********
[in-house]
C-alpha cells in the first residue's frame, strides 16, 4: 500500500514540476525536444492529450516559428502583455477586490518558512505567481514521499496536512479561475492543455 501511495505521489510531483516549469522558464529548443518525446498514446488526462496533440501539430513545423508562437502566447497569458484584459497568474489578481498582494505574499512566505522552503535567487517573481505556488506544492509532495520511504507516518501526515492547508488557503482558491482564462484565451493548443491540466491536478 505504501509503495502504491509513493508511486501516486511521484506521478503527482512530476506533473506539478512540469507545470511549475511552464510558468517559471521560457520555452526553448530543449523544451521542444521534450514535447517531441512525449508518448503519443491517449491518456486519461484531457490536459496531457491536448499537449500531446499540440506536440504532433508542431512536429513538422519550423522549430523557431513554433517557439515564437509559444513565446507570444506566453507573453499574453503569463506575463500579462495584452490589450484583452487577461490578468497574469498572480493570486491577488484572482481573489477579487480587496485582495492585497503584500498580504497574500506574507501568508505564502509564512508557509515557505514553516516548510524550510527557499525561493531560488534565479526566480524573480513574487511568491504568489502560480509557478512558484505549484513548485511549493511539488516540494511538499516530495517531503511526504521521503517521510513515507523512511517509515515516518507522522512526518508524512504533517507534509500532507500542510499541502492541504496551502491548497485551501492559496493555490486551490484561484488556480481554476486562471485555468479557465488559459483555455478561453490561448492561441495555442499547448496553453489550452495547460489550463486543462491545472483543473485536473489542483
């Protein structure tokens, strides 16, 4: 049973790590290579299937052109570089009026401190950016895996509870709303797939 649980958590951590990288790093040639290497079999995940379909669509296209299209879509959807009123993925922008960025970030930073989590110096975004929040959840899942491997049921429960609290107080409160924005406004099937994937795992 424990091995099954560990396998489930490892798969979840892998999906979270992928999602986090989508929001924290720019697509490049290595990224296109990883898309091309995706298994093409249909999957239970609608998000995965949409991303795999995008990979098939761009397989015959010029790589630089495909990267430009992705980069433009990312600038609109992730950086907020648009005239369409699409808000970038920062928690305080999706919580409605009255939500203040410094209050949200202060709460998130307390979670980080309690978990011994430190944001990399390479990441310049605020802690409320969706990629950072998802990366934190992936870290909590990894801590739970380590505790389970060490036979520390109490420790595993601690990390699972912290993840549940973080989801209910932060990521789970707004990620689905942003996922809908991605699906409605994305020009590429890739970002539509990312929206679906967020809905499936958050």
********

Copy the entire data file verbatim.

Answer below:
[in-house]
C-alpha cells in the first residue's frame, strides 16, 4: 500500500514540476525536444492529450516559428502583455477586490518558512505567481514521499496536512479561475492543455 501511495505521489510531483516549469522558464529548443518525446498514446488526462496533440501539430513545423508562437502566447497569458484584459497568474489578481498582494505574499512566505522552503535567487517573481505556488506544492509532495520511504507516518501526515492547508488557503482558491482564462484565451493548443491540466491536478 505504501509503495502504491509513493508511486501516486511521484506521478503527482512530476506533473506539478512540469507545470511549475511552464510558468517559471521560457520555452526553448530543449523544451521542444521534450514535447517531441512525449508518448503519443491517449491518456486519461484531457490536459496531457491536448499537449500531446499540440506536440504532433508542431512536429513538422519550423522549430523557431513554433517557439515564437509559444513565446507570444506566453507573453499574453503569463506575463500579462495584452490589450484583452487577461490578468497574469498572480493570486491577488484572482481573489477579487480587496485582495492585497503584500498580504497574500506574507501568508505564502509564512508557509515557505514553516516548510524550510527557499525561493531560488534565479526566480524573480513574487511568491504568489502560480509557478512558484505549484513548485511549493511539488516540494511538499516530495517531503511526504521521503517521510513515507523512511517509515515516518507522522512526518508524512504533517507534509500532507500542510499541502492541504496551502491548497485551501492559496493555490486551490484561484488556480481554476486562471485555468479557465488559459483555455478561453490561448492561441495555442499547448496553453489550452495547460489550463486543462491545472483543473485536473489542483
């Protein structure tokens, strides 16, 4: 049973790590290579299937052109570089009026401190950016895996509870709303797939 649980958590951590990288790093040639290497079999995940379909669509296209299209879509959807009123993925922008960025970030930073989590110096975004929040959840899942491997049921429960609290107080409160924005406004099937994937795992 424990091995099954560990396998489930490892798969979840892998999906979270992928999602986090989508929001924290720019697509490049290595990224296109990883898309091309995706298994093409249909999957239970609608998000995965949409991303795999995008990979098939761009397989015959010029790589630089495909990267430009992705980069433009990312600038609109992730950086907020648009005239369409699409808000970038920062928690305080999706919580409605009255939500203040410094209050949200202060709460998130307390979670980080309690978990011994430190944001990399390479990441310049605020802690409320969706990629950072998802990366934190992936870290909590990894801590739970380590505790389970060490036979520390109490420790595993601690990390699972912290993840549940973080989801209910932060990521789970707004990620689905942003996922809908991605699906409605994305020009590429890739970002539509990312929206679906967020809905499936958050």